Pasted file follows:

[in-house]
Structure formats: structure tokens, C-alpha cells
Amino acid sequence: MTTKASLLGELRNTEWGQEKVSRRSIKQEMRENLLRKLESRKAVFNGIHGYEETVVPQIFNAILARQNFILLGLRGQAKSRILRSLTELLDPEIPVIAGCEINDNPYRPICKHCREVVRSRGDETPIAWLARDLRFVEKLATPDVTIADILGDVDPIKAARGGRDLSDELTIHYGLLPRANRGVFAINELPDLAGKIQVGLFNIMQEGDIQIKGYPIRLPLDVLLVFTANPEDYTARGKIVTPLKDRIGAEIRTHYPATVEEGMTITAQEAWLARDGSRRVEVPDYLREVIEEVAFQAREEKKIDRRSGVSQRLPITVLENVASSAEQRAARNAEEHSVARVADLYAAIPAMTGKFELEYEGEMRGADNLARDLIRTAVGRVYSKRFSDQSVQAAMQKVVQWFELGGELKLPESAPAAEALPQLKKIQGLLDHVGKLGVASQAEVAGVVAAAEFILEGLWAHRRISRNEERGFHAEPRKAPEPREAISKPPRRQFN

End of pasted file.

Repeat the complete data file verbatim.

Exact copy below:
[in-house]
Structure formats: structure tokens, C-alpha cells
Amino acid sequence: MTTKASLLGELRNTEWGQEKVSRRSIKQEMRENLLRKLESRKAVFNGIHGYEETVVPQIFNAILARQNFILLGLRGQAKSRILRSLTELLDPEIPVIAGCEINDNPYRPICKHCREVVRSRGDETPIAWLARDLRFVEKLATPDVTIADILGDVDPIKAARGGRDLSDELTIHYGLLPRANRGVFAINELPDLAGKIQVGLFNIMQEGDIQIKGYPIRLPLDVLLVFTANPEDYTARGKIVTPLKDRIGAEIRTHYPATVEEGMTITAQEAWLARDGSRRVEVPDYLREVIEEVAFQAREEKKIDRRSGVSQRLPITVLENVASSAEQRAARNAEEHSVARVADLYAAIPAMTGKFELEYEGEMRGADNLARDLIRTAVGRVYSKRFSDQSVQAAMQKVVQWFELGGELKLPESAPAAEALPQLKKIQGLLDHVGKLGVASQAEVAGVVAAAEFILEGLWAHRRISRNEERGFHAEPRKAPEPREAISKPPRRQFN